The plea filed through advocate Vipin Nair said, "Ostensibly, it appears that the sole aim of Respondent No. 2 (vice-chancellor Sudhir Krishnaswamy) is to turn Respondent No. 1 (NLSIU) from an island of excellence to an island of exclusion."
The plea contended that this action by NLSIU has created an unprecedented uncertainty. "It is apparent that the aforesaid measures undertaken by Respondent No. 2 is solely directed at creating an elitist institution which caters to those who are able to afford to take the test and have the luxury to fulfil the other absurd conditions, while completely ignoring the aspirations of the poor, marginalised and less privileged candidates," said the plea.
The petitioners have urged the top court to quash the notification for admission to the five-year integrated BA, LLB (Hons) programme, 2020-21, read with the press release on NLSIU admissions 2020-21 dated September 4, 2020.
The plea contended that this decision of the university is in direct violation of the fundamental rights of the students who desire admission, especially during the ongoing Covid-19 pandemic.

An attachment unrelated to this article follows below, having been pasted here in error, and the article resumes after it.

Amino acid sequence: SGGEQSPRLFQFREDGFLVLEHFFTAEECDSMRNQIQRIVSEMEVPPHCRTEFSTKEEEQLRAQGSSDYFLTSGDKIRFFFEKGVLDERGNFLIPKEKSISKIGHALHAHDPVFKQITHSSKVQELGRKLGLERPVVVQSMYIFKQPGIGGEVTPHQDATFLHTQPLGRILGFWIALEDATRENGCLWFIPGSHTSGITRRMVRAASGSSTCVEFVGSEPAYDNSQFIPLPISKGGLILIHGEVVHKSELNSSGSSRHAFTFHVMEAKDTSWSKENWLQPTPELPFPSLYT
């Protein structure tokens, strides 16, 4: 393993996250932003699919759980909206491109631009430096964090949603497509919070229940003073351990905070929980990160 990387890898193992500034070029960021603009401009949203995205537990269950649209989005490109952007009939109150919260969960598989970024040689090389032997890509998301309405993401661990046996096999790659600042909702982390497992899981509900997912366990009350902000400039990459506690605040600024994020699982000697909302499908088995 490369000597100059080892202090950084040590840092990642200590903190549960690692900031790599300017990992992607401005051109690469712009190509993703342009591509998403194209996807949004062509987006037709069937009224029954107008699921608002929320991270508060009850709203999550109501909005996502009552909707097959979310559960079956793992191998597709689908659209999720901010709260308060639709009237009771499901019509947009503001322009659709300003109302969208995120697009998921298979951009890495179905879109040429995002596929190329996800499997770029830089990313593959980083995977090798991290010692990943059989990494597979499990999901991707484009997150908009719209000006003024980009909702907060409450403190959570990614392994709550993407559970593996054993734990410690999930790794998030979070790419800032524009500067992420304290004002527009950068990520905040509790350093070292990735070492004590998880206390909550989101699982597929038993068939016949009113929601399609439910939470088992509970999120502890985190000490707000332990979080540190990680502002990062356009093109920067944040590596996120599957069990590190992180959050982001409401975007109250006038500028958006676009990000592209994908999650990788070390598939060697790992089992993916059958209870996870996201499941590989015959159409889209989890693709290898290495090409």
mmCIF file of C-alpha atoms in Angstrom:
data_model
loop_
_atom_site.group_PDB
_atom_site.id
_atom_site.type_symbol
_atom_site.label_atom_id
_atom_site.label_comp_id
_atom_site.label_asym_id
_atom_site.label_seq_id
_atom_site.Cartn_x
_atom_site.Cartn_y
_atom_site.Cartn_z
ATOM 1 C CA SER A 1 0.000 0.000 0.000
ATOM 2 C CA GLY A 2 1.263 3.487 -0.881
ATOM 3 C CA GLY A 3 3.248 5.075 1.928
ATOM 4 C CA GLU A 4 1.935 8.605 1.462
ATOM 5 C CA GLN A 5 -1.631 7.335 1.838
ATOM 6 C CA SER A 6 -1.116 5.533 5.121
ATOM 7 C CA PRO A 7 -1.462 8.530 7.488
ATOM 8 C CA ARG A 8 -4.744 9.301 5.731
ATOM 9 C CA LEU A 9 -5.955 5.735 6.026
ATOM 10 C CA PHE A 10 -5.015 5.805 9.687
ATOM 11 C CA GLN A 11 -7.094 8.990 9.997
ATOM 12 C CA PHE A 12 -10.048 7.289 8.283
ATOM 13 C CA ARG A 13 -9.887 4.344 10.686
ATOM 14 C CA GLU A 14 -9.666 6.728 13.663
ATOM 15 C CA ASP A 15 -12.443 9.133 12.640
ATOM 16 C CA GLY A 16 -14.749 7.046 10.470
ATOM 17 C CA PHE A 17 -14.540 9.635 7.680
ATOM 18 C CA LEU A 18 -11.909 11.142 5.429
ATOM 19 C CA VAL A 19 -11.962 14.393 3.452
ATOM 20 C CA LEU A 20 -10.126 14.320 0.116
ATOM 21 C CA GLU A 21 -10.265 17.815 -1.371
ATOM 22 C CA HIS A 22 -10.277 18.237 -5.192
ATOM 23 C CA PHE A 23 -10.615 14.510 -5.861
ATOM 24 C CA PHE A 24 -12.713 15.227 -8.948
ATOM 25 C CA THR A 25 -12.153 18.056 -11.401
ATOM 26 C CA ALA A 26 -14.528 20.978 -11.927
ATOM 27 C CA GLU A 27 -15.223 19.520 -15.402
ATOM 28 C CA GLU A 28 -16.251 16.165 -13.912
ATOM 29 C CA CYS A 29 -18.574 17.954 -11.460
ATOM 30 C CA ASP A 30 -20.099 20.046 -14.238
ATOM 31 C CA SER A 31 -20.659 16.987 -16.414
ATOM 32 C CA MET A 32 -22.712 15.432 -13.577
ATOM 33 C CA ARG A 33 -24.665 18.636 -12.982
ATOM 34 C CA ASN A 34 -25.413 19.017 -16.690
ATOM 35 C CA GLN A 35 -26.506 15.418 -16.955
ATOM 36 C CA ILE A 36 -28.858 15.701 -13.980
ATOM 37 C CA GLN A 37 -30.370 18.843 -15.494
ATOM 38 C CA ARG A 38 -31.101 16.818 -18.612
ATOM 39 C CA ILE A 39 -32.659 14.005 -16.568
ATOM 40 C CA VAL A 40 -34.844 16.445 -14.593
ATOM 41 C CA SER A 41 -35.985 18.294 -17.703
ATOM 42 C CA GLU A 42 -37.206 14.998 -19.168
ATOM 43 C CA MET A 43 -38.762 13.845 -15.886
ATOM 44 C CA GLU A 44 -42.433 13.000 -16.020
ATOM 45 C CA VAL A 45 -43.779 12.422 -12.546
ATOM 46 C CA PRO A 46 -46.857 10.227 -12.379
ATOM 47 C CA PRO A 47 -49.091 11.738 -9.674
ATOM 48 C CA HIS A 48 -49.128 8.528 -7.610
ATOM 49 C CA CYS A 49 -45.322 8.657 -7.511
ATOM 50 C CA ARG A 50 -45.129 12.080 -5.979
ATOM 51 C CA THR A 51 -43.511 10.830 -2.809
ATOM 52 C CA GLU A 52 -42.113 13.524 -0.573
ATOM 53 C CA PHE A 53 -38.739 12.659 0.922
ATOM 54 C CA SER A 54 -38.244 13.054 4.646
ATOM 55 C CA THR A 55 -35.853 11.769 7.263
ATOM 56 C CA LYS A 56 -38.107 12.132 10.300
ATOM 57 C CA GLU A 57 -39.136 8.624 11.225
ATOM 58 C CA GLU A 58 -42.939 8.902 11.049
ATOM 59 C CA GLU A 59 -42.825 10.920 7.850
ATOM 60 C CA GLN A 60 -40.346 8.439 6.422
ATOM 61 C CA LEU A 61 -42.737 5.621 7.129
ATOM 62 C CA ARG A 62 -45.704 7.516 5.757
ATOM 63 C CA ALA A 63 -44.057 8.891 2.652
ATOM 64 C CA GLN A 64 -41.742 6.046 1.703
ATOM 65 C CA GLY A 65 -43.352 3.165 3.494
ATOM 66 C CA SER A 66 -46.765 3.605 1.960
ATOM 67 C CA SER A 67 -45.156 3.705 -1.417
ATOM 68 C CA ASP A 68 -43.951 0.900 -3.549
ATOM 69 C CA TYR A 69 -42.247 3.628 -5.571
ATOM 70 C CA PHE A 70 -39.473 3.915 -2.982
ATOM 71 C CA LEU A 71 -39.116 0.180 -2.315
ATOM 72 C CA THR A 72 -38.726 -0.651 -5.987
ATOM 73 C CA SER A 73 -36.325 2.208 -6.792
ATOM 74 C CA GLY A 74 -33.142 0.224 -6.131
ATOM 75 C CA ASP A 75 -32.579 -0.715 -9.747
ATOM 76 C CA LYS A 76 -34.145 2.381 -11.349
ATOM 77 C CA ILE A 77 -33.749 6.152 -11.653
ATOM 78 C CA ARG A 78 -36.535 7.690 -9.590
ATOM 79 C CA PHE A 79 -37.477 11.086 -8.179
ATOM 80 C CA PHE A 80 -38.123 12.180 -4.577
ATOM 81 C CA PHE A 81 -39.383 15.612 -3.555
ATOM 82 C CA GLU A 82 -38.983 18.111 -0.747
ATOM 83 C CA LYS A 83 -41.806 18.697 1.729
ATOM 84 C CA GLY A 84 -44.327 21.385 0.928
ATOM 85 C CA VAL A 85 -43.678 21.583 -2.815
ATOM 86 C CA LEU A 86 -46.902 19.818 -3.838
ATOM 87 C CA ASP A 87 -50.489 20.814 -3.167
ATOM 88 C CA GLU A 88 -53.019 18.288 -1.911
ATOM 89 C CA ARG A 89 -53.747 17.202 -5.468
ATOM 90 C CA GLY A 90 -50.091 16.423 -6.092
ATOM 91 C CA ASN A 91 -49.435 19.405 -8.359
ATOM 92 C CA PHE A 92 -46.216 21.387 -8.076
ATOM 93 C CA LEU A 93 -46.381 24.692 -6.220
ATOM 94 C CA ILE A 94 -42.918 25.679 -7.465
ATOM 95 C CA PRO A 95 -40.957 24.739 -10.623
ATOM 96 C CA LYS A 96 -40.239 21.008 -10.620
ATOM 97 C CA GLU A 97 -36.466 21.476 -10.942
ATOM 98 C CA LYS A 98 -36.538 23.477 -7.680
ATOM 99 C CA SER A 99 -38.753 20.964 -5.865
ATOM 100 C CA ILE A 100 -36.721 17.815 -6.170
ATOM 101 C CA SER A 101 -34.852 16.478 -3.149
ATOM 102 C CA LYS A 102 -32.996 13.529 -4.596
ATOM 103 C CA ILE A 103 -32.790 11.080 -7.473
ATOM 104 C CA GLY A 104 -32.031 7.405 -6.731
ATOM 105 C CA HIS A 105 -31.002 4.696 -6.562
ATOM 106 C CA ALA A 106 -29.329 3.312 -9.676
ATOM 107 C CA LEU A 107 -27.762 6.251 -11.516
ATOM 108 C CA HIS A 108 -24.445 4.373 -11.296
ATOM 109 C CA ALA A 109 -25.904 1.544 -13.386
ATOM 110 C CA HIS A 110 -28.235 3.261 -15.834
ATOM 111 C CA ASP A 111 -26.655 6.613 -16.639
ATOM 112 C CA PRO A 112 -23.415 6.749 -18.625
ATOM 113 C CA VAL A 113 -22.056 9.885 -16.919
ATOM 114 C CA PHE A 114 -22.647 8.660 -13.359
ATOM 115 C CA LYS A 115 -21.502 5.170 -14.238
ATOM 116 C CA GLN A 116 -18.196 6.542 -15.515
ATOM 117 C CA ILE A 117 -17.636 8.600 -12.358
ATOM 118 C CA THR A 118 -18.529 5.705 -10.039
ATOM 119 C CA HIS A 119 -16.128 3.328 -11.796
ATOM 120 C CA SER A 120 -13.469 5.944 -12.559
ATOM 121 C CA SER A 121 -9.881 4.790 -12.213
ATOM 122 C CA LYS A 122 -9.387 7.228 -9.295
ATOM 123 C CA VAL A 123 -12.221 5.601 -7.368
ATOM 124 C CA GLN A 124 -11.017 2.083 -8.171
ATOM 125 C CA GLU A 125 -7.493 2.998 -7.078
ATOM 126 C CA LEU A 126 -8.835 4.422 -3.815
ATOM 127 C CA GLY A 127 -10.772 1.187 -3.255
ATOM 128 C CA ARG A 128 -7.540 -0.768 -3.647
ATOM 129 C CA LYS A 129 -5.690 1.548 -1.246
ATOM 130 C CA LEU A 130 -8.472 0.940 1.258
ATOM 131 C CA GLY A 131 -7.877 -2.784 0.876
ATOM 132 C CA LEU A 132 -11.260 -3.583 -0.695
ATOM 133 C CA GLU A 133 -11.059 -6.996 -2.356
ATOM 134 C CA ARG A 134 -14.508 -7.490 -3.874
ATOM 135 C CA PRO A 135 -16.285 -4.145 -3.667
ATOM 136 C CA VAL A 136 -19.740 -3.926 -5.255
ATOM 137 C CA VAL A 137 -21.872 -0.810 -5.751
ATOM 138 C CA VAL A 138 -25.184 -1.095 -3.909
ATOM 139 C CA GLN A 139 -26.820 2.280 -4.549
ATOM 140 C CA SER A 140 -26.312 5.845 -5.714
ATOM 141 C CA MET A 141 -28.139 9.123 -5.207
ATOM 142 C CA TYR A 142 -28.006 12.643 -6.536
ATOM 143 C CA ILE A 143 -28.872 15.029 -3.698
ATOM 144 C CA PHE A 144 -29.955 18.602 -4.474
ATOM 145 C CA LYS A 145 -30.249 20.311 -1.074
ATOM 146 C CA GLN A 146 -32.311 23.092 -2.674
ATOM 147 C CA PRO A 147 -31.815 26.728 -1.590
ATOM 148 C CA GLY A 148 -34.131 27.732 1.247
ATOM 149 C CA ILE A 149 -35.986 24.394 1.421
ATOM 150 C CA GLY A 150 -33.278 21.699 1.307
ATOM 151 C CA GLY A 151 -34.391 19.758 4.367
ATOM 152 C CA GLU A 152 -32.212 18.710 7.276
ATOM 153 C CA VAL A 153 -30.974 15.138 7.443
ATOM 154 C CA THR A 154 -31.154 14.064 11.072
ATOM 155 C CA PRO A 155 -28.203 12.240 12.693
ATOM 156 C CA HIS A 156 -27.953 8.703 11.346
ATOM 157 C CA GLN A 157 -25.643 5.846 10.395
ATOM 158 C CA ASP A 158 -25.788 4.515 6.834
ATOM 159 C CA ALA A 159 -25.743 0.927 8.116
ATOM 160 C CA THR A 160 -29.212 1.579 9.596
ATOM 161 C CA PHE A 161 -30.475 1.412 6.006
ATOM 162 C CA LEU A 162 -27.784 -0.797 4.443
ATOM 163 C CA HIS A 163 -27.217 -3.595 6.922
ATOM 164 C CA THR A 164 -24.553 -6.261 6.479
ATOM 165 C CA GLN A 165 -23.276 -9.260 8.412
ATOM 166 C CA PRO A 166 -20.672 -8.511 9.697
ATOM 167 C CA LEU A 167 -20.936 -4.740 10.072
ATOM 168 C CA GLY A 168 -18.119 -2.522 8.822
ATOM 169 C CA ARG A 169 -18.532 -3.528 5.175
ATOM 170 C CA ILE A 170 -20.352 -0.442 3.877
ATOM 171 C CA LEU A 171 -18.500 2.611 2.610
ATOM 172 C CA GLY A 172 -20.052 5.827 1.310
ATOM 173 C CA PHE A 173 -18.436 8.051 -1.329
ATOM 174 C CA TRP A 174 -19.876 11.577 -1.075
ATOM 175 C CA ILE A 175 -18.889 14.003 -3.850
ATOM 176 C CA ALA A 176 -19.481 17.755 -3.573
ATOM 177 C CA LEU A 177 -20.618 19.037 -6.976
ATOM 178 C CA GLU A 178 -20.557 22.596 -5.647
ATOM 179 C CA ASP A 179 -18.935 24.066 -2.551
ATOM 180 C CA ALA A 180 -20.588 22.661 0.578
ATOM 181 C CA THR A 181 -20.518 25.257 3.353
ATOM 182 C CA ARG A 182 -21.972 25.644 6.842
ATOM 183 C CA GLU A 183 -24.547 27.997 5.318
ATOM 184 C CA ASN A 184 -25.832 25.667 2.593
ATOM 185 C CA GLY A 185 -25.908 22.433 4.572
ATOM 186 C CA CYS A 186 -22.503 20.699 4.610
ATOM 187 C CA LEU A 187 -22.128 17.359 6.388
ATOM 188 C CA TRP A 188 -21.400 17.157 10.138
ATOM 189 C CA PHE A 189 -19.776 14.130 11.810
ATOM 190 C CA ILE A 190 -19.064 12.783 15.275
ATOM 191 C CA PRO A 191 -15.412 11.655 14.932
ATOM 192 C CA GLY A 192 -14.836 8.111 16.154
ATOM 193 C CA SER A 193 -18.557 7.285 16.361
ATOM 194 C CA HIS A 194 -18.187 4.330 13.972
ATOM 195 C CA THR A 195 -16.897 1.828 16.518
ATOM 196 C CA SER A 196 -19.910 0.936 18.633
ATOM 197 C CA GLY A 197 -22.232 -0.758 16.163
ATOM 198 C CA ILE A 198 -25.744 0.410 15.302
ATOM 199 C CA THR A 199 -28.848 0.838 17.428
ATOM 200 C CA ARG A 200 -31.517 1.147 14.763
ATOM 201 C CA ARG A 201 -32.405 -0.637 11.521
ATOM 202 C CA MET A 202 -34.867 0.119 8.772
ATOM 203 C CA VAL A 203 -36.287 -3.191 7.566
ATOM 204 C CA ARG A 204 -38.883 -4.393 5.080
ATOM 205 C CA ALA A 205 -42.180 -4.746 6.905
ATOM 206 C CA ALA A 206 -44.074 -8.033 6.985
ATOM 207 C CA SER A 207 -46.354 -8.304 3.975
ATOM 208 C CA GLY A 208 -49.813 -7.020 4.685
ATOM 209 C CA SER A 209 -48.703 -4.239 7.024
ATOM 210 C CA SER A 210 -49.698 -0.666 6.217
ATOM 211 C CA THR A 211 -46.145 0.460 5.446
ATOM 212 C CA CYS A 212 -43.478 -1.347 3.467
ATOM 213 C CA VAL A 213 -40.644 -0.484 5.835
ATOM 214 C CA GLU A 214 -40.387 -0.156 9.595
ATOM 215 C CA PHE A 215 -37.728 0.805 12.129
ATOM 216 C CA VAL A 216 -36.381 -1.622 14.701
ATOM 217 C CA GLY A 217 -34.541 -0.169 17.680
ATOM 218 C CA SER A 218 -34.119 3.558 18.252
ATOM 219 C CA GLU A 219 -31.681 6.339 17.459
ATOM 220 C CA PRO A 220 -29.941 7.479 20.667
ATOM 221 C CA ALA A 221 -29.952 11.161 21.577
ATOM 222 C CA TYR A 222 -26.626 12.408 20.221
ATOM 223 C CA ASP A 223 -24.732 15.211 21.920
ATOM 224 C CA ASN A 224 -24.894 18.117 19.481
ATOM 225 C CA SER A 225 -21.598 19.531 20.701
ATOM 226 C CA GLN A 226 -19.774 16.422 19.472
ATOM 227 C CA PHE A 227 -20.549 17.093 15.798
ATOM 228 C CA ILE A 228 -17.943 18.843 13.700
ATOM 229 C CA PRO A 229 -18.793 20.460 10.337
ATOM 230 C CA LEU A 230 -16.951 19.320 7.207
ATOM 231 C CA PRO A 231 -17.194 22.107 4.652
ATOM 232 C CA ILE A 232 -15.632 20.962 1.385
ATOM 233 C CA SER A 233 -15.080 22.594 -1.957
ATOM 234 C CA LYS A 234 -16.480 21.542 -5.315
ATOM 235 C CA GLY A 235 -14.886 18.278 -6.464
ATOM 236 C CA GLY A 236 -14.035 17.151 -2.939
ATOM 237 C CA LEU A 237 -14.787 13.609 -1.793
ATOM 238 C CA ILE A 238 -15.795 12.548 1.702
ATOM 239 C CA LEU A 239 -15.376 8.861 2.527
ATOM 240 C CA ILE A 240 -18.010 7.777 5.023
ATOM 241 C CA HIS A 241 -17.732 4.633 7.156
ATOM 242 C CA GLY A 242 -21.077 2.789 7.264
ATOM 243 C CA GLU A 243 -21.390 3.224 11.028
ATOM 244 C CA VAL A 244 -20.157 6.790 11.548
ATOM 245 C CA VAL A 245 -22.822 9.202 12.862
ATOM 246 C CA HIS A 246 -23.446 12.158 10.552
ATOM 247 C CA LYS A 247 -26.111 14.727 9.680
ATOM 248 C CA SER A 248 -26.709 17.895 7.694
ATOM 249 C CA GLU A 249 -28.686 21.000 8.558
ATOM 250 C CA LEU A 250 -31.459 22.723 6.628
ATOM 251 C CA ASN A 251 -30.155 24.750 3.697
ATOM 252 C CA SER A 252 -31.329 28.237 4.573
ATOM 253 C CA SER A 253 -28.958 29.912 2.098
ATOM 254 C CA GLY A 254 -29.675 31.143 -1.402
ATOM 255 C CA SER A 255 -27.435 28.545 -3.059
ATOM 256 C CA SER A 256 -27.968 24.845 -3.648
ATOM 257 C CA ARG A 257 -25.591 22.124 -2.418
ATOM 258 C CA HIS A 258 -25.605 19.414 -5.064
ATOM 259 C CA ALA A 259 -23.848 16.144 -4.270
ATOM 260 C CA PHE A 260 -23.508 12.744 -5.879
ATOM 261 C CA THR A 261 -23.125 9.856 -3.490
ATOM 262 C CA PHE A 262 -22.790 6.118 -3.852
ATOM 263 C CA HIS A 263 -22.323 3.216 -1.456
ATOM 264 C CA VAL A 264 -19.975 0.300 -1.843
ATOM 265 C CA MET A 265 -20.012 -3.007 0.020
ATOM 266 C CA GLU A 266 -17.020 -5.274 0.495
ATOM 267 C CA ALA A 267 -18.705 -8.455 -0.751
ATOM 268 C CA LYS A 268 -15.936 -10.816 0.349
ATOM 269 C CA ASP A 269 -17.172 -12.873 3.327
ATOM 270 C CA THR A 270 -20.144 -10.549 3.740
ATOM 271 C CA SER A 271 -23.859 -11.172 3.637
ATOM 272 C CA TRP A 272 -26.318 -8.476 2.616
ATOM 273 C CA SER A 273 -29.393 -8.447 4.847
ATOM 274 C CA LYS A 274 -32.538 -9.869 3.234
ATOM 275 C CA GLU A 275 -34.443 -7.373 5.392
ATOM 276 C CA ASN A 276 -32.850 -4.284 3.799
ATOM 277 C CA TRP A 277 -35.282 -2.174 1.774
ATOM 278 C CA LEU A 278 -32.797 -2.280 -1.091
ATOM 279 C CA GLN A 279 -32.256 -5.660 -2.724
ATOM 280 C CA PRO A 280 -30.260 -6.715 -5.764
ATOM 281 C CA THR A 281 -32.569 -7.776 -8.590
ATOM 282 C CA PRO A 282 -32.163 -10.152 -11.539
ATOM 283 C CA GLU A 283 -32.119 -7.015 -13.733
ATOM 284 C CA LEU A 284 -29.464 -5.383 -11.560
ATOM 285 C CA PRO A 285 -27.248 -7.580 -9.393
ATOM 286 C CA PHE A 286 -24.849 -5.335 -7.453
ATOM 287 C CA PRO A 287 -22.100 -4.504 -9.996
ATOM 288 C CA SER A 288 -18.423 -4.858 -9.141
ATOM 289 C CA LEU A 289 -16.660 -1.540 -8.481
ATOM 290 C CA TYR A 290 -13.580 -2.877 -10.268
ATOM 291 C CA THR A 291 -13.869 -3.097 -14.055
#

Due to the Covid-19 pandemic, the consortium of national law universities had on April 21 extended the deadline for online applications for CLAT 2020 until May 18, and after that the examination was postponed several times due to the Covid-19 pandemic.
"The sudden and capricious decision of the NLSIU has not only thrown the aspirants of CLAT 2020 into frenzy and in a state of fear and confusion, it has also severely jeopardised the position of the university in the consortium. Due to the whimsical conduct of the university, the children are put to extreme pressure and mental stress," the plea said.
(Only the headline and picture of this report may have been reworked by the Business Standard staff; the rest of the content is auto-generated from a syndicated feed.)
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